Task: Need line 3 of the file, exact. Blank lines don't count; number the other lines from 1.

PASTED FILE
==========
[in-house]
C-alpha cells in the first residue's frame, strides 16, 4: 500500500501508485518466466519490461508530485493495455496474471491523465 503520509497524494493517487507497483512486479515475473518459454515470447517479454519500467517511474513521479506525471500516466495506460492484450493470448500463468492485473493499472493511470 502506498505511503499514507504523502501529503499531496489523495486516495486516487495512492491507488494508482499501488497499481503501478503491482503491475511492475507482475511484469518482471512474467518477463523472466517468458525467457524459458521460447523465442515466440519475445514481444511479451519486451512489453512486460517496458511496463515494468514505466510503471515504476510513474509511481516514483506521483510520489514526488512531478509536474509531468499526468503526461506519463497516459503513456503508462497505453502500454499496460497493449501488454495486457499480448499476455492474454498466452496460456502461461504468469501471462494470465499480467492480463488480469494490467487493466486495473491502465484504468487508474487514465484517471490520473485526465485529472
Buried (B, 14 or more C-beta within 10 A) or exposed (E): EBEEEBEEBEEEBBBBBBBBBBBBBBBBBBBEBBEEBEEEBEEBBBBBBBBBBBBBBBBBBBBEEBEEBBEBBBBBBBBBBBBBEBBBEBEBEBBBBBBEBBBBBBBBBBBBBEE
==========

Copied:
Buried (B, 14 or more C-beta within 10 A) or exposed (E): EBEEEBEEBEEEBBBBBBBBBBBBBBBBBBBEBBEEBEEEBEEBBBBBBBBBBBBBBBBBBBBEEBEEBBEBBBBBBBBBBBBBEBBBEBEBEBBBBBBEBBBBBBBBBBBBBEE